Directed by Harmony Korine
Mister Lonely is a weird little film. It’s a story about love and about celebrity impersonators who live together on a commune and never break character. Marilyn Monroe (Samantha Morton) goes by Marilyn, and our protagonist, Michael Jackson (Diego Luna) goes by Michael. There is also Abe Lincoln, Charlie Chaplin, the Pope, the Queen, Sammy Davis Jr., James Dean, Madonna and others. The oddity of their existence puts some distance between them and us, (after all who would live this way?) but Mister Lonely is about bridging that gap and making us empathize with the weirdos.
If anything, the film tries to shine a light on our own internal weirdo. I might not want to dress up as him, but I sure as hell wish I could be Richard Linklater… or The Head and the Heart’s Josiah Johnson, or Buster Posey or Steph Curry. I certainly don’t want to be them, but it’s hard not to picture yourself in the shoes of your heroes, whoever they may be. We wear our favorite athlete’s jerseys, we put posters on our wall of our favorite bands and movies, and we name our kids after people who mean a lot to us, whether that’s a relative or an important historical figure or Kylie Jenner:
So what I love about movies like Mister Lonely is the way they challenge you at first, only to show you something about yourself. And yeah, that’s vague and perhaps a little highfalutin (had to look up how to spell that, I was once space bar off), but these quirky little movies are like funhouse mirrors, letting you look at yourself (and others) in a new way.
Michael is a Michael Jackson impersonator living in Paris. He’s a solitary man, living alone in a cherished, quaint room, and he is soon convinced by Marilyn Monroe to move with her to this magical commune which is almost too magical to believe. It’s like the setting of a short story, where you’re more likely to suspend your disbelief. In this case, the movie never tries to convince us to come along for the ride. The commune is there, and you either buy into it or you probably don’t like this movie.
Well, there is one thing the film does to convince you to come along. The first act of the film feels like an ordinary reality, just seen through the eyes of a celebrity impersonator. What’s his life like? That’s the question this part of the film tries to answer. But then when Michael agrees to enter this new, magical world, we take a break from the narrative and join a priest and a series of nuns somewhere in an African country.
We meet the priest in a very long, probably improvised scene that looks straight out of a documentary. The man who eventually confesses his extramarital affair and asks for forgiveness, is undoubtedly a non actor. The effect of this moment seems to be to yank us as far from the narrative of Michael and Marilyn as possible.
Soon the priest embarks on a short flight with a few nuns to drop bags of rice to villages below. One of them falls out, and during her fall, she prays to God to spare her life while then admitting that she will follow his plan, even if that means she should die. She lands, and she survives.
So this is some kind of allegory right? I’ll jump ahead a little and let you know that the film ends somewhat brutally. Marilyn’s husband, Charlie Chaplin, repeatedly rapes her, and eventually Marilyn hangs herself. Michael returns to his solitary existence in Paris and has an imagined conversation with Marilyn from beyond the grave. The tone of this scene, though, is almost whimsical. It’s not tormented, and Michael isn’t expressing any severe grief, just a strange curiosity and disappointment with Marilyn for leaving him.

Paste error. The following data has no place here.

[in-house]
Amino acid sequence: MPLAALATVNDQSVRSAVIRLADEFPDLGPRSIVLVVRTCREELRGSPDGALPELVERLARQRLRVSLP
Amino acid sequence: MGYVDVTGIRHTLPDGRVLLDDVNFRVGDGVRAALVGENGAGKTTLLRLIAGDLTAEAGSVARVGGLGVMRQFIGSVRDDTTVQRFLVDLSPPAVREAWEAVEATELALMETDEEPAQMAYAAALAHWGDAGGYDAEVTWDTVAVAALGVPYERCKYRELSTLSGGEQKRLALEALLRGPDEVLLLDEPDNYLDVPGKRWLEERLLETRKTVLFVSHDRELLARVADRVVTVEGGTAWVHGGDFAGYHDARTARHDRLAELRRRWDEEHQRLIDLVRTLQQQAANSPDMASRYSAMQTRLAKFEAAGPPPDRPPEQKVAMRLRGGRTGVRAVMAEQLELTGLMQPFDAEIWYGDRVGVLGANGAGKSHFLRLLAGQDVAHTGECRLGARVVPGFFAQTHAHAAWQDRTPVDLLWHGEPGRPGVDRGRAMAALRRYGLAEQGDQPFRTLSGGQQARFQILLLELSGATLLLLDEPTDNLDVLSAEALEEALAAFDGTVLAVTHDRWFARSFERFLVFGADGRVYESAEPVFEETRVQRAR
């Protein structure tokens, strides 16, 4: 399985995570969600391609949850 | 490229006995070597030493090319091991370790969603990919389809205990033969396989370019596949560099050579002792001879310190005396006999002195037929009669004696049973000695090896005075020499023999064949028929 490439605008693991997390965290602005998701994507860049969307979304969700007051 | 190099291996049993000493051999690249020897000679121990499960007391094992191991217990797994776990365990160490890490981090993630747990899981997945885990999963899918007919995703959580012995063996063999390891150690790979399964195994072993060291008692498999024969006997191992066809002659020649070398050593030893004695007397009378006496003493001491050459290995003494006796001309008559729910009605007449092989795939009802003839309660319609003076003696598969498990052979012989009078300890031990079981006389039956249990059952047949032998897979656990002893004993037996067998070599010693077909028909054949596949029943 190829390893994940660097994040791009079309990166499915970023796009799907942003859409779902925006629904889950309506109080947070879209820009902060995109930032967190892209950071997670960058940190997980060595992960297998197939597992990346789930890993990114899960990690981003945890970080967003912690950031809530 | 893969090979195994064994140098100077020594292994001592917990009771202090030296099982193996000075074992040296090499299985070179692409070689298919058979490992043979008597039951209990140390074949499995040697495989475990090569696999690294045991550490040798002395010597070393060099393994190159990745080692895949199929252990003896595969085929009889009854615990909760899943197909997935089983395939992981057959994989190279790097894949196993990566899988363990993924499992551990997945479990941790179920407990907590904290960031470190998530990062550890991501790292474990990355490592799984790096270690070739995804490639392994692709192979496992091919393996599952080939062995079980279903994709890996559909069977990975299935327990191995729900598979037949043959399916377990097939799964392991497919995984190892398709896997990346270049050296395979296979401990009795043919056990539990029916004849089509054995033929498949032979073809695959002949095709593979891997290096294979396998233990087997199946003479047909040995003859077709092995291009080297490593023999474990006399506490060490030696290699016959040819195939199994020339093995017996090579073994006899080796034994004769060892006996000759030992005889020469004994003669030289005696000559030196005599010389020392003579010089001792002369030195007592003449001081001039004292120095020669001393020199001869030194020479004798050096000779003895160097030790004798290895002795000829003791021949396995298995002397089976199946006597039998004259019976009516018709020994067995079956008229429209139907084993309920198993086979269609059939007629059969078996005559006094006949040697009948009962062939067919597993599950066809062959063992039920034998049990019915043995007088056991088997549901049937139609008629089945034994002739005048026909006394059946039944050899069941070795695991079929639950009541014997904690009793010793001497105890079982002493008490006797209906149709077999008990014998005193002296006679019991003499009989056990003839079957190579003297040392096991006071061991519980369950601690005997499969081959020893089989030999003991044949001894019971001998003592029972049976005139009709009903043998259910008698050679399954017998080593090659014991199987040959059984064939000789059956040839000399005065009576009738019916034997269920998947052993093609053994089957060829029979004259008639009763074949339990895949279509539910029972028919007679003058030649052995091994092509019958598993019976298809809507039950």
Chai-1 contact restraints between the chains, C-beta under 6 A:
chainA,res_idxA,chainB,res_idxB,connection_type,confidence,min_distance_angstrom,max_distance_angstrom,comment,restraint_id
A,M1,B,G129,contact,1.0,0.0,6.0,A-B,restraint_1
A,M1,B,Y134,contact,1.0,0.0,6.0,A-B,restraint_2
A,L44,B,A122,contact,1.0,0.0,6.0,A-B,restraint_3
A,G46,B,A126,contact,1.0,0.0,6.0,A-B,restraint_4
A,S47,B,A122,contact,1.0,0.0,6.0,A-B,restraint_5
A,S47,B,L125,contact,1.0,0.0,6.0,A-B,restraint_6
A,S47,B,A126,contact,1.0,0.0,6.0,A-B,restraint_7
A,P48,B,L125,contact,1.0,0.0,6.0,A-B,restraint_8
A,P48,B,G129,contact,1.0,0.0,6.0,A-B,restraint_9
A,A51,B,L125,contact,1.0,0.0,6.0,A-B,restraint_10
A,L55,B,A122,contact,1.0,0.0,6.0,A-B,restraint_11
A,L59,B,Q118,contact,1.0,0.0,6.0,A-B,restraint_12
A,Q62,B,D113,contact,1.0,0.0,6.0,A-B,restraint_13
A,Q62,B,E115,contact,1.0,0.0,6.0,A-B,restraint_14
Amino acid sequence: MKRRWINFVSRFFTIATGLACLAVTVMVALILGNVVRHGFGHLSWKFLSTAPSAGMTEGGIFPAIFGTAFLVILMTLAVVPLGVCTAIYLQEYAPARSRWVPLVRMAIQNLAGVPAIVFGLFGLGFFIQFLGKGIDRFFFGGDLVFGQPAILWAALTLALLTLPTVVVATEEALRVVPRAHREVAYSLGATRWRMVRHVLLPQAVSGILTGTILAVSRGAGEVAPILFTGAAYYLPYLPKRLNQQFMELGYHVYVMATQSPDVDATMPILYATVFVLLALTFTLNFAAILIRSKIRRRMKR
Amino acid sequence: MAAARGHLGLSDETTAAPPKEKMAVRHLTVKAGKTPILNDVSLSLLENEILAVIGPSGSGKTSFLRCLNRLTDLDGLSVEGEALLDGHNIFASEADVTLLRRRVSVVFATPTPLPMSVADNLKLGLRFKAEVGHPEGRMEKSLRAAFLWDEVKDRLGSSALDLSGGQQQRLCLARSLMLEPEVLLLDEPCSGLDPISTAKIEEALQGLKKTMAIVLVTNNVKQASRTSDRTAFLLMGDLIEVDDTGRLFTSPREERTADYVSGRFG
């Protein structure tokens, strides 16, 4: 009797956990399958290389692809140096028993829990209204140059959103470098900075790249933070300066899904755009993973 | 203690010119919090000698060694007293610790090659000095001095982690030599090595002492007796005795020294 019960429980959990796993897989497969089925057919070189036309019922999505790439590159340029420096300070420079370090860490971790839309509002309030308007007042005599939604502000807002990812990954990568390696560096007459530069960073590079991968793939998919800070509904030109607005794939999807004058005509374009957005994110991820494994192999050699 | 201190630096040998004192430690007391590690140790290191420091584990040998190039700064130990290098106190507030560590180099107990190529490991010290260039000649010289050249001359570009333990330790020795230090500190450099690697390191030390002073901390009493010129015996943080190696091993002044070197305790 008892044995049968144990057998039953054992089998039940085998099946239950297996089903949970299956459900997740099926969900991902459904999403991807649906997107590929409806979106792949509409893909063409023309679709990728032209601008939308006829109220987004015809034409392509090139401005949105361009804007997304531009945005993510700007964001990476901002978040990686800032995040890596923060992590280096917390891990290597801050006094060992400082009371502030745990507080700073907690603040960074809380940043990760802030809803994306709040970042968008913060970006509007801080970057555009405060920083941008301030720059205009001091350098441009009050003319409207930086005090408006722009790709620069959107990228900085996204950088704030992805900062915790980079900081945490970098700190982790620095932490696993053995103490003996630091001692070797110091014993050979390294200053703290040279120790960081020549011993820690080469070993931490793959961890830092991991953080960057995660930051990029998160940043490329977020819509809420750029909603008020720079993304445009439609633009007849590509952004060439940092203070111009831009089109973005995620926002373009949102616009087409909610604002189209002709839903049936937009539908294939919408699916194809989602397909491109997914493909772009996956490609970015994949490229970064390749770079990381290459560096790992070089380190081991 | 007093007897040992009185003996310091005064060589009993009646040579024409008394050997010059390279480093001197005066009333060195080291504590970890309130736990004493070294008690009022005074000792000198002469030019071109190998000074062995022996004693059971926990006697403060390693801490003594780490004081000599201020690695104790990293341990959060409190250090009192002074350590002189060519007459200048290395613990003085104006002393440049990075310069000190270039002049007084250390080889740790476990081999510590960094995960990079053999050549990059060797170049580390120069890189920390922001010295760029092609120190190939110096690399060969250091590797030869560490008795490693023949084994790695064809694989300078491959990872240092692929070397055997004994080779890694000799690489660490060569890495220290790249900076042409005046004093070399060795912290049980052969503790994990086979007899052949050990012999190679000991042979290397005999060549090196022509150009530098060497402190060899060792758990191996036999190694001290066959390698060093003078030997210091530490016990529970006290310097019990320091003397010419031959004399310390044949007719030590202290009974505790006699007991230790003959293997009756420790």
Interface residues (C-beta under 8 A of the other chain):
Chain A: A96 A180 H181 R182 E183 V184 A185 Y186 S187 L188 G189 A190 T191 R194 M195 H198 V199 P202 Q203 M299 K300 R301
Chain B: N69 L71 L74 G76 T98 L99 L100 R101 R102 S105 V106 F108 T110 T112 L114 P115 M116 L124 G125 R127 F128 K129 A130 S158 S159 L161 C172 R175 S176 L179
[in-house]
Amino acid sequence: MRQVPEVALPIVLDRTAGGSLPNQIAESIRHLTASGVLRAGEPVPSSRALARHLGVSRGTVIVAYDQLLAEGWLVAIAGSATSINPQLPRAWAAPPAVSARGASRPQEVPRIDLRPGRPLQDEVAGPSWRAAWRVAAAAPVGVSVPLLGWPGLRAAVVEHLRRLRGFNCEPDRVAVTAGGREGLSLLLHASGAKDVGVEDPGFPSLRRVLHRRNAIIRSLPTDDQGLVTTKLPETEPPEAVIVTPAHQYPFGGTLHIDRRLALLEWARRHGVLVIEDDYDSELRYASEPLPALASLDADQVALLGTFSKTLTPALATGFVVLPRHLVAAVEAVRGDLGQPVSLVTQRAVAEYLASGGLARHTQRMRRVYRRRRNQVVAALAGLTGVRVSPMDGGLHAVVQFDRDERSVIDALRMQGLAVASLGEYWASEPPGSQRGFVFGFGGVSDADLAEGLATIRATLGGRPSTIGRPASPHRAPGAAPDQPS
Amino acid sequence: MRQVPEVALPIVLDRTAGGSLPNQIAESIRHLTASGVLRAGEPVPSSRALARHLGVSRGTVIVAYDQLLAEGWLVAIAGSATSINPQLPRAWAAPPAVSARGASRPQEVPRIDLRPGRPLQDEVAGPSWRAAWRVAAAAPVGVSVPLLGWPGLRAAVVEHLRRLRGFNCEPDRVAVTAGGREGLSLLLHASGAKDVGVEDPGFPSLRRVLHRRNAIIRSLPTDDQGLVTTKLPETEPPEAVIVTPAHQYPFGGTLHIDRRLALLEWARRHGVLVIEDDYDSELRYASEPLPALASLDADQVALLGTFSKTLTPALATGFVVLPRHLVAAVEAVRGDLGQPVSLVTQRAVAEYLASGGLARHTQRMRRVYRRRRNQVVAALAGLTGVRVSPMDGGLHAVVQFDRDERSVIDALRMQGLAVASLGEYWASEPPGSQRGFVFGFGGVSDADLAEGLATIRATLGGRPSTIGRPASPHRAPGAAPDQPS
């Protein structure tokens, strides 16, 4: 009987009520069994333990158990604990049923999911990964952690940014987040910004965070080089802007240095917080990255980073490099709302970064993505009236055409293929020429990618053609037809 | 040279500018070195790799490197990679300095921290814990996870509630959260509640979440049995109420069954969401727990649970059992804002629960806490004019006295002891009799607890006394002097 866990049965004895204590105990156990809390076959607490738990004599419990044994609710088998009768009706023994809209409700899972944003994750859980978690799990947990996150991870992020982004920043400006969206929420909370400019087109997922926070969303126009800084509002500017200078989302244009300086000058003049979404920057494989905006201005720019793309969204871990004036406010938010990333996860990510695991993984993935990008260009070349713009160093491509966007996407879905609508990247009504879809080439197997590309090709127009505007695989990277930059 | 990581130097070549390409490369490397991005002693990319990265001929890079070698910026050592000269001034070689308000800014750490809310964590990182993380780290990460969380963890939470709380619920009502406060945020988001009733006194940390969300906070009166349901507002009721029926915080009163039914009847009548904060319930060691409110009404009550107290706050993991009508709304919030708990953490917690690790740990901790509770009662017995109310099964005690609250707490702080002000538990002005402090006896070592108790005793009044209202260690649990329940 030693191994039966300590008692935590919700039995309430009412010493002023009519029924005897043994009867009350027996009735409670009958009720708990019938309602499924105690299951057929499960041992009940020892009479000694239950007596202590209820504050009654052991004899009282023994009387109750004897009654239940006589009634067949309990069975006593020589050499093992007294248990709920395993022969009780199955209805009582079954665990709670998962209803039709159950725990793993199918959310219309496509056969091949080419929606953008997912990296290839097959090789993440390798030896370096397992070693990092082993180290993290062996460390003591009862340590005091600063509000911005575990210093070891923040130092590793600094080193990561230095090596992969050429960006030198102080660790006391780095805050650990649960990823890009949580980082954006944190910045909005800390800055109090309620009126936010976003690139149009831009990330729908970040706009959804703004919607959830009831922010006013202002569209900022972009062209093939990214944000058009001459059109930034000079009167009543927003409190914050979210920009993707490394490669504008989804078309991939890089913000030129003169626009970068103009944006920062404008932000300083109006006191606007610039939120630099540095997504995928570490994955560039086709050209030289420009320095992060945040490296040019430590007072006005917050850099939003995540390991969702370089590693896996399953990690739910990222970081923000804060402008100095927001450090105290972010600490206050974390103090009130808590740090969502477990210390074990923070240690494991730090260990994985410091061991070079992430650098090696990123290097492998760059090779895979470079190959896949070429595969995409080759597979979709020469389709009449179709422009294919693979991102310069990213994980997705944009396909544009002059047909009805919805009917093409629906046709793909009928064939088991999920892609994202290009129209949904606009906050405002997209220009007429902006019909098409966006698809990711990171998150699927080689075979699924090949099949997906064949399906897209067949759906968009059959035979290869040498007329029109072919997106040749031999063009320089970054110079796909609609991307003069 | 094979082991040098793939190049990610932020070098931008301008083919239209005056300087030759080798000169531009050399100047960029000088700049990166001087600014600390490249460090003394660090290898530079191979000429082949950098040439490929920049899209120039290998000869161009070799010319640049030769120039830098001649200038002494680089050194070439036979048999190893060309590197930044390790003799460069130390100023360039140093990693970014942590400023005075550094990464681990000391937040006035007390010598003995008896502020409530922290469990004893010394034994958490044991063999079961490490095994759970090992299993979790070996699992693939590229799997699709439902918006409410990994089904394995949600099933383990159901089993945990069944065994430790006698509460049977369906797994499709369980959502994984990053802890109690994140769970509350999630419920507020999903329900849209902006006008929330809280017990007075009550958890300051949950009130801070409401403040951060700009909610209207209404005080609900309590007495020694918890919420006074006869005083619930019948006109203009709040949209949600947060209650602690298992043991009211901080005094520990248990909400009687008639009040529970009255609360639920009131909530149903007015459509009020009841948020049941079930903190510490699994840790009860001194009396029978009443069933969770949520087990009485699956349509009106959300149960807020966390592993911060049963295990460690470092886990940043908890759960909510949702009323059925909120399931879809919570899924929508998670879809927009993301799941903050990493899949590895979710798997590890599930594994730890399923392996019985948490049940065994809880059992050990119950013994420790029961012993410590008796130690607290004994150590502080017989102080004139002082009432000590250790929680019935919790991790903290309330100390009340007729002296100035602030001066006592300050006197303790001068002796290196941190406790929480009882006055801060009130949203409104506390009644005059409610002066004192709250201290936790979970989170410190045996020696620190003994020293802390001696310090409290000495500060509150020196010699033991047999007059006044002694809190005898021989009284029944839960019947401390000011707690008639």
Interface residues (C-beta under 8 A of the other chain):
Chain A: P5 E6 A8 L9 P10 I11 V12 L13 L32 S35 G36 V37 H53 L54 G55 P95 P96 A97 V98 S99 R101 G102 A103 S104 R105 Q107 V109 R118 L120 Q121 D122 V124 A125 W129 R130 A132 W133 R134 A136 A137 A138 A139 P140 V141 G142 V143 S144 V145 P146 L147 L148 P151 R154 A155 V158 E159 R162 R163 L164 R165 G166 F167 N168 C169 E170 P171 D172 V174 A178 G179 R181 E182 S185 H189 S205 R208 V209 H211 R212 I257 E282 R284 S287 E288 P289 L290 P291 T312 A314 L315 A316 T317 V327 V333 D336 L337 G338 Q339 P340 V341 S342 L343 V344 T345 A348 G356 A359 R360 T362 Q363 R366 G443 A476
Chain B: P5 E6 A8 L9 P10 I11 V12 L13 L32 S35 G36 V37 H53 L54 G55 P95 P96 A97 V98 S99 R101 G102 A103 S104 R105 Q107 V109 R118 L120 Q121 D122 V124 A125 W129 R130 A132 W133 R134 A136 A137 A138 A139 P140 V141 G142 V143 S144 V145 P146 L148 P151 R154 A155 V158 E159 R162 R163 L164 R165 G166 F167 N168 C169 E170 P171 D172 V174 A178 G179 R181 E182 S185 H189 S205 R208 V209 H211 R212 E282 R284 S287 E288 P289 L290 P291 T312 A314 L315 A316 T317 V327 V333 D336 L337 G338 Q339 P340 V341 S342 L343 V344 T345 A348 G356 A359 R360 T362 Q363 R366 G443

The film’s final image is of the bodies of the nuns, washed ashore. We had seen them skydiving in an occasional, dreamy sequence during the course of the narrative, but now they’re dead, and this seems real. The obvious implication is that none of this happened. The nuns’ flight was just a drawn out death, and perhaps Michael’s brief voyage never happened either.
In the end, Michael ditches his costume and decides he wants to be himself. While the film never condemned his (or the others’) eagerness to pretend to be someone else, it does celebrate his inevitable decision to be himself. But maybe the movie is telling us that being yourself isn’t a guarantee of anything? Maybe the ‘real’ is bound to be disappointing while the ‘fantastic’ will always be more fun?
This film is both whimsical and grim, optimistic and dour. It’s maybe a story about what could be and then, with sorrow, what is. It’s as if a 10 year old boy wrote half of the movie, and his 40 year old self wrote the other half.
I know little about Harmony Korine, but through some brief research I learned that he went through what he described as a very dark period before the making of this film. He’s an independent filmmaker, and his films are certainly not for the masses. His most recent one, Springbreakers is both hated and loved, defined by its divisiveness as much as anything else, I’d say. And maybe there’s something to that divide. This film presents such strongly opposed images of the world, that it feels like Korine is trying to unsettle you. You can’t sit with one tone or message very long before he pulls the rug out from under you, and even the end provides no clear answers, just a feeling of solemnity.